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Rocky Top council address shelters, signs

New ordinances to limit the size and style of commercial signs in the Downtown Business District and to restrict homeless shelters, addiction treatment centers and halfway houses to specific areas of the city were approved on final reading by the Rocky Top City Council last Thursday.

The sign ordinance aims to make the downtown area more attractive, in line with the city’s “Downtown Vision,” which is intended eventually to lead to revitalization of Main Street, which now has many abandoned and derelict buildings.

The new ordinance regulates the size and style of signs in the C-4 Downtown Business District.

Similarly, the zoning ordinance – which actually amends the ordinance that was already in place setting up the city’s zoning rules and boundaries – further protects the Downtown Business District by banning homeless shelters, treatment centers and halfway houses in that area.

Residential areas are also included in the banned areas for those types of operations. City Council members were told that the amendment was necessary because the previous zoning ordinance did not address those kinds of facilities.

But City Manager Michael Foster said that no plans for any of those types of facilities have yet been presented to the city for approval, and that he knows of none that are considering opening in Rocky Top.

The city does have a problem with homeless people and drug addicts hanging out in the downtown area, however, which has been the topic of some citizen protests to the council and to the Anderson County Commission in recent weeks. The issue was particularly a hot topic leading up to the Nov. 3 General Election, in which two City Council seats were up for election.

Although there were only two candidates on the ballot for the two seats, a write-in candidate who sought to have homeless people and addicts removed from the city was able to garner 72 write-in votes in the election. That was not nearly enough to make the candidate, Katie Hurst, a serious contender for one of the council seats, however.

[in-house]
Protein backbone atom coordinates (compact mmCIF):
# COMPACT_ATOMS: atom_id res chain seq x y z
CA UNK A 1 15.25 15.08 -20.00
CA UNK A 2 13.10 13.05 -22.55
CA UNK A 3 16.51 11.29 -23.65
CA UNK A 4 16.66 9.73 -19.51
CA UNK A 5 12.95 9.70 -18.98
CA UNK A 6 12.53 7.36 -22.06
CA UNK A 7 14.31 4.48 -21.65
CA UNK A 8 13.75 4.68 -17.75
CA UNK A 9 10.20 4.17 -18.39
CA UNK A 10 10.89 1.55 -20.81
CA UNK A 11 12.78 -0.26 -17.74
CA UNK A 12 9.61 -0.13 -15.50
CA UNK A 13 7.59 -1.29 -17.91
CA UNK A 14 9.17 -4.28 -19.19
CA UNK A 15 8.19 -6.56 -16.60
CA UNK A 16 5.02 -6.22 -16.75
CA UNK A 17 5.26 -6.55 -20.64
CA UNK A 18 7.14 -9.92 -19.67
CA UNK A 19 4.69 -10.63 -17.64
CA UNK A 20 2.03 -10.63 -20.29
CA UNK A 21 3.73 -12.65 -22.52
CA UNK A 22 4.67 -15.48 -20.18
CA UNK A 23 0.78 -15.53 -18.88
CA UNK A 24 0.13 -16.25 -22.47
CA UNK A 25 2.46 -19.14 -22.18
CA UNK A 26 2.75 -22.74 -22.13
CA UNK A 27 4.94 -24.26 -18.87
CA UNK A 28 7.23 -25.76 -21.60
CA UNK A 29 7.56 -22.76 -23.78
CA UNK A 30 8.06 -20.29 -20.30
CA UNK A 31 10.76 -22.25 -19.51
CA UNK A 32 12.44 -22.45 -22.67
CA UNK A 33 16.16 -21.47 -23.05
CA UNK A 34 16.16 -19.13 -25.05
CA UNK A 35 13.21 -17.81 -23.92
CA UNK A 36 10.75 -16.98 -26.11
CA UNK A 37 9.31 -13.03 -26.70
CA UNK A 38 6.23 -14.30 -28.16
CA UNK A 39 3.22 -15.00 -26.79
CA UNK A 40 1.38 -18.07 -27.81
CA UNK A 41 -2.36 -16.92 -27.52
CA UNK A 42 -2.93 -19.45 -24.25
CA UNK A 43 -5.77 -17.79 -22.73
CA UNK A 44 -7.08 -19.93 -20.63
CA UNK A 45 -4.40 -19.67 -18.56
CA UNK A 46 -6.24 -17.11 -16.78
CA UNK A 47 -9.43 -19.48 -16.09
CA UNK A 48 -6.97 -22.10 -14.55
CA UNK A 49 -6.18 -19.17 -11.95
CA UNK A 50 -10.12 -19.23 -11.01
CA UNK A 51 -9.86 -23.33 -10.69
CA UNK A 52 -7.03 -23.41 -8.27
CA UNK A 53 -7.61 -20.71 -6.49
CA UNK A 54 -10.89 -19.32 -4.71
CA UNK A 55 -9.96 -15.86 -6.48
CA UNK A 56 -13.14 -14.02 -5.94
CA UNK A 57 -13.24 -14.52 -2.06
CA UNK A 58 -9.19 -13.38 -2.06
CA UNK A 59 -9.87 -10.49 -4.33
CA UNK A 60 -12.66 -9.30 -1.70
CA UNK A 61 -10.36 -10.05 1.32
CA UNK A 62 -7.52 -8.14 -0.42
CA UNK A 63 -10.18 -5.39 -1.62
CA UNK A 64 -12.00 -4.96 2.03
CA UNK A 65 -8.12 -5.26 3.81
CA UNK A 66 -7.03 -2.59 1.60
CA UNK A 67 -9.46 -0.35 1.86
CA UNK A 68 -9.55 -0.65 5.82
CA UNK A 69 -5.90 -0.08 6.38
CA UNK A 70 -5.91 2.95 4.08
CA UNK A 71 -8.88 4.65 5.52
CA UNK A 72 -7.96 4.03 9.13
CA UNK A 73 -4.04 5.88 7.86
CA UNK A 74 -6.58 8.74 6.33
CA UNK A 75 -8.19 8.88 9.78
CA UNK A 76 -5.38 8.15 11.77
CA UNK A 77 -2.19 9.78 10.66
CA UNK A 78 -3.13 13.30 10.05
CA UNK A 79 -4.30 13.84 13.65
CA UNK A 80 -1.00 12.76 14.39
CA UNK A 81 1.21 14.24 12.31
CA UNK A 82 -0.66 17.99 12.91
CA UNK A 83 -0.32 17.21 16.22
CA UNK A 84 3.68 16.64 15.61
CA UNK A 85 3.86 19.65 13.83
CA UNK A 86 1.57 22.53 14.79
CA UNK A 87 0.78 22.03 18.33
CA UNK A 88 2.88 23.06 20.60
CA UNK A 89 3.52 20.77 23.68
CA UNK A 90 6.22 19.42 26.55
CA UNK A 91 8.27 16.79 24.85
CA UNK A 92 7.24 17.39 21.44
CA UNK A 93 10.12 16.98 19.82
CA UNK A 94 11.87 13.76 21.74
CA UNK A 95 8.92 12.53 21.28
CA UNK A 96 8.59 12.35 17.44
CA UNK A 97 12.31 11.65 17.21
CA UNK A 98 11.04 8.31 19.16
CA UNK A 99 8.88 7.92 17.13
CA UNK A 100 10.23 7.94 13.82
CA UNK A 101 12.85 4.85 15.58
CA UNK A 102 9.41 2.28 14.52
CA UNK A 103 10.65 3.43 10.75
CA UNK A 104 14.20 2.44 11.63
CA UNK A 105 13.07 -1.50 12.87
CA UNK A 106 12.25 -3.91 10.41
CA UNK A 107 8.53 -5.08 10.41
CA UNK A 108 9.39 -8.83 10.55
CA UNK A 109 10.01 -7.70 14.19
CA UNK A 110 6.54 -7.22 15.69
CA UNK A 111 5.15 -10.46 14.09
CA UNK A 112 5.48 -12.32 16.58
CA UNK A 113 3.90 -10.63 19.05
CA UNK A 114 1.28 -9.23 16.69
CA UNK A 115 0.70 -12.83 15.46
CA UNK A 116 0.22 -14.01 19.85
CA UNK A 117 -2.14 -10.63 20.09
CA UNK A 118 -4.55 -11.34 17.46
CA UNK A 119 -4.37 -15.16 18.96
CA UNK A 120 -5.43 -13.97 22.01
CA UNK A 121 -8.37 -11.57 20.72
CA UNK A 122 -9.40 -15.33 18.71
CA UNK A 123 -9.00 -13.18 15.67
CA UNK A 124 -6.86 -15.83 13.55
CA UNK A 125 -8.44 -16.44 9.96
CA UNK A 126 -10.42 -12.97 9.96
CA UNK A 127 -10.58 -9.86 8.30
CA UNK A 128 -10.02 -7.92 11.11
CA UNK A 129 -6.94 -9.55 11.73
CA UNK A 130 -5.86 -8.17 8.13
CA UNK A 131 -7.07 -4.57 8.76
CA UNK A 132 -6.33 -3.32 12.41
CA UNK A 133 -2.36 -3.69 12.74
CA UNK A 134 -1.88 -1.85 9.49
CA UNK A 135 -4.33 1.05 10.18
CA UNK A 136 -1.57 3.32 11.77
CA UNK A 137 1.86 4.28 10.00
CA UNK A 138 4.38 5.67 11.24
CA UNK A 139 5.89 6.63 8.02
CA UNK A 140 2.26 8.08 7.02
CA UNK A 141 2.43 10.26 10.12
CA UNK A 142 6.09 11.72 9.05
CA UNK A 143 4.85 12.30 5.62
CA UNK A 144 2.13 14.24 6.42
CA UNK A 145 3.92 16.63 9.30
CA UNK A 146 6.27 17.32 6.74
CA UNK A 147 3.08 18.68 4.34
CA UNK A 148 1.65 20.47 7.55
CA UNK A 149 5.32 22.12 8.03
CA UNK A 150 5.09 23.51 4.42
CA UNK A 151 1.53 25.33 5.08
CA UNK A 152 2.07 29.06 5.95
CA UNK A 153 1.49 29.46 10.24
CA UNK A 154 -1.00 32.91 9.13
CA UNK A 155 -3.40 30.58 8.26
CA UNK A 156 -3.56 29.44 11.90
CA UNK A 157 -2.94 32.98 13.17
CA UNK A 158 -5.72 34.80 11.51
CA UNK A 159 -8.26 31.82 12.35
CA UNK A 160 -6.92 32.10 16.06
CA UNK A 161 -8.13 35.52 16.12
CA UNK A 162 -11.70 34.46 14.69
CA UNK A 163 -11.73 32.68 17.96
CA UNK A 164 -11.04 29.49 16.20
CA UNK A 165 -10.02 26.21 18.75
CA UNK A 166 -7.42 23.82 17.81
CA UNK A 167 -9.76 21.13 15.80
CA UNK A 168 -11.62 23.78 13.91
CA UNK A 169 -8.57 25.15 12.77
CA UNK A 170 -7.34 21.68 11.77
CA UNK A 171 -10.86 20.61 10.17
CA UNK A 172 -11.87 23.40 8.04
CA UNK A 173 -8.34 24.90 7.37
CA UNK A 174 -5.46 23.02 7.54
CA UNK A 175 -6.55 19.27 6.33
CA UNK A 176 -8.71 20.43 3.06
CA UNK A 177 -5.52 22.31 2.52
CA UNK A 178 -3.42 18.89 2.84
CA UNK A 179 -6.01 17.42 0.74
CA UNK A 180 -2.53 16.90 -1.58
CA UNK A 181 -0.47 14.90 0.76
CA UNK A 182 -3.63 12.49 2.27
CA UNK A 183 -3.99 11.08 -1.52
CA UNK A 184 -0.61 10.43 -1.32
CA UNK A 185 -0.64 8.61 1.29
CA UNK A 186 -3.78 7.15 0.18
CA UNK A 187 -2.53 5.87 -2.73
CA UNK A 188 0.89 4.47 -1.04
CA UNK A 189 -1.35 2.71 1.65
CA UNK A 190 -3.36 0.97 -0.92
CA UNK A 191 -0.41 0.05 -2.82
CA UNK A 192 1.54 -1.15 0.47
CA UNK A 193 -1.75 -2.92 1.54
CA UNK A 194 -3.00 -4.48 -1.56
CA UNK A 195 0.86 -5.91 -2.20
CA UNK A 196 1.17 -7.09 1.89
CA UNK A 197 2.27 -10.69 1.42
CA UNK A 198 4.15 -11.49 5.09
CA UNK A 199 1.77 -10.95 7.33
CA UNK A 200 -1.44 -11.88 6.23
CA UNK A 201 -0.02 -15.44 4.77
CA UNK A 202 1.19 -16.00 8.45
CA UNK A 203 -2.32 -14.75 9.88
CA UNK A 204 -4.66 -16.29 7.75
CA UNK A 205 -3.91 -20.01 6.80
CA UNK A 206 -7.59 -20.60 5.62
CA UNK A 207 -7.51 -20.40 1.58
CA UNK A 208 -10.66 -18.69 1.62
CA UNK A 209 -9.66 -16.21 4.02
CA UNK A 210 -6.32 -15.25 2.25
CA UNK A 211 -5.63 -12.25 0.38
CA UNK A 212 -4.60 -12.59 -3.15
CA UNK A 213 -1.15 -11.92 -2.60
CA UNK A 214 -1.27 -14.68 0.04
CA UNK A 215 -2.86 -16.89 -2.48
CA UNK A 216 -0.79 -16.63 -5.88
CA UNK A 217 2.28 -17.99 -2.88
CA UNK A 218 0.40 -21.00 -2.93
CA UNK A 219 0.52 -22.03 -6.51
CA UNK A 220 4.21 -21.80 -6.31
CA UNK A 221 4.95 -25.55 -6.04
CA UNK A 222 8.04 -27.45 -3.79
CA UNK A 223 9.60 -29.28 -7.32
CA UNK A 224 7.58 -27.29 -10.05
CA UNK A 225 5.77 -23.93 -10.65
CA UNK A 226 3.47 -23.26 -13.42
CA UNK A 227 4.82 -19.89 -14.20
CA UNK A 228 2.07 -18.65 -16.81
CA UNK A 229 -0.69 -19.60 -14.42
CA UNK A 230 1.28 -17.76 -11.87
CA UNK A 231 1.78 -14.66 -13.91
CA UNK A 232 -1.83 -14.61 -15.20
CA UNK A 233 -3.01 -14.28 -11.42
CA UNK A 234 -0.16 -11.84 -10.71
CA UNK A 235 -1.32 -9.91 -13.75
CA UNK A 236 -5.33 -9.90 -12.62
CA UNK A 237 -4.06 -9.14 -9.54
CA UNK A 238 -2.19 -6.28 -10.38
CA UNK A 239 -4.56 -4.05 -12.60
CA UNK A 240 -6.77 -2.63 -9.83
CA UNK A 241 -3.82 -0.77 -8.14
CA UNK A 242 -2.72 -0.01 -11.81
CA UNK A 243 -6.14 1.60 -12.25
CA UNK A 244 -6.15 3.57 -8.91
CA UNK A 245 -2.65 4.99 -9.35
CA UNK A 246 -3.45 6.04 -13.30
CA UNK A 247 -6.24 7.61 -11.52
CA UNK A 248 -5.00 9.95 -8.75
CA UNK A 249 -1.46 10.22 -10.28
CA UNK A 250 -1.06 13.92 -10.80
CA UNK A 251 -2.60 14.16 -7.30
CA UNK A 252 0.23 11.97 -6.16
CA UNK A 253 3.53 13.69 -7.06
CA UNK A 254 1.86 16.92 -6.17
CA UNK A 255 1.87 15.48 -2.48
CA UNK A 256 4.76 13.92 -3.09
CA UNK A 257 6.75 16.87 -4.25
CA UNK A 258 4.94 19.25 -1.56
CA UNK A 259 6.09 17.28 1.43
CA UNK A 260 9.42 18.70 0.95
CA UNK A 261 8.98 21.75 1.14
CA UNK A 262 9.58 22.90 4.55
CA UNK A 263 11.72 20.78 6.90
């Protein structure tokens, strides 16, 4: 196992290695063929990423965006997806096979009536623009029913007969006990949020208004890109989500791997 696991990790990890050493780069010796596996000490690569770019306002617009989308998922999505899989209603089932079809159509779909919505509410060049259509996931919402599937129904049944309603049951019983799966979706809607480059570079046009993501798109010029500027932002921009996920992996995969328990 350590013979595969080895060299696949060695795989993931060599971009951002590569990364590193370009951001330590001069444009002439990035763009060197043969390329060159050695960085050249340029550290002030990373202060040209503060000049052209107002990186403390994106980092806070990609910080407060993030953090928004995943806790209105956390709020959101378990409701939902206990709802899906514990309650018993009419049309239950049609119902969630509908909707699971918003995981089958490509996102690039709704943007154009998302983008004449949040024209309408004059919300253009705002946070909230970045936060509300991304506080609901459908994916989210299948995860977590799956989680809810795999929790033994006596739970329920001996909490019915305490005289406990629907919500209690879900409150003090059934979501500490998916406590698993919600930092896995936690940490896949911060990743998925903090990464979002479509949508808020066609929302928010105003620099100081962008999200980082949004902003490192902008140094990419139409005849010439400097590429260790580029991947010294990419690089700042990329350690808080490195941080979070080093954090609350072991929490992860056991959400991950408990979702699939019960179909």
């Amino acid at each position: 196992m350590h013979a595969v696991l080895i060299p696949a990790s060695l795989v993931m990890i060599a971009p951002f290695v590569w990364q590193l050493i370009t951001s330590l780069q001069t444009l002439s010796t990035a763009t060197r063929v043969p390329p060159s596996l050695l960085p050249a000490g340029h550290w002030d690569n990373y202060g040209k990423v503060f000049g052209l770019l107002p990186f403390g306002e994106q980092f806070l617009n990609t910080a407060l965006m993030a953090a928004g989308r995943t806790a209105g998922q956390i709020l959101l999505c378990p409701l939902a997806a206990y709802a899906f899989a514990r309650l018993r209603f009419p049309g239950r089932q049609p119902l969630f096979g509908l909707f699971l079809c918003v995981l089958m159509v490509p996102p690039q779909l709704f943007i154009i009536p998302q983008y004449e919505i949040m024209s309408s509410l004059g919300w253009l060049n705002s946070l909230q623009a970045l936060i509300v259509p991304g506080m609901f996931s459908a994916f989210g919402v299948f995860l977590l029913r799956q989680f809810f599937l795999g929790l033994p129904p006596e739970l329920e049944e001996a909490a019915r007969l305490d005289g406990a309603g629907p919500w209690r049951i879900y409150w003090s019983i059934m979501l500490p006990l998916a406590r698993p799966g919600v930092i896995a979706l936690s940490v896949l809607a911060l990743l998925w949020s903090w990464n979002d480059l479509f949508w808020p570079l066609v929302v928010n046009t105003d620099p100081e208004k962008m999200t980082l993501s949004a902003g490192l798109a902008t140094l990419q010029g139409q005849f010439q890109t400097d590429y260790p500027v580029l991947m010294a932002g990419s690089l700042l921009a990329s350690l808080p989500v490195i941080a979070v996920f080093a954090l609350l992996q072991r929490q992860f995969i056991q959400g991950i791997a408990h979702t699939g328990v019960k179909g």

In other business, the council approved an agreement with the city of Norris to provide police dispatching services for the Norris Police Department from 7 p.m. to 7 a.m. daily.

The contract calls for Rocky Top’s dispatcher to answer Norris police calls for 4,380 hours per year, for $12,500 a year. They will be police calls only, as Anderson County’s 911 service does fire dispatch for Norris.

It will still be Norris police officers being dispatched to the emergencies. Norris has six full-time police officers in its budget. Previously, the Norris police officer on duty at night answered emergency calls on a cellphone in his patrol car, as the city did not have a dispatcher on duty.

The Norris City Council approved the arrangement with Rocky Top at the Nov. 16 Norris council meeting.

Either city can cancel the dispatching contract on 30 days’ notice, the Rocky Top council was told.

Rocky Top councilmembers put on hold until their December meeting a proposal to rezone a piece of property across from Holly Gamble Funeral Home on North Main Street from R-2 (high-density residential) to C-1 (commercial) for TN Gas, which wants to build a propane gas facility there that would include a large storage tank.

The Rocky Top Fire Department questioned how the tank would be installed to protect nearby homes should it catch fire and explode, so the council decided to hold off on the rezoning measure until next month to find out more about the safety precautions that would be taken.

The next council meeting is scheduled for Dec/ 17, at which time new councilman Zack Green will be seated to replace Nathan Dison, who chose not to run again. Green won the seat in the Nov. 3 election, polling the most votes, 321, compared with 271 for incumbent Juston Job. Job, who won re-election, also serves as the current vice-mayor.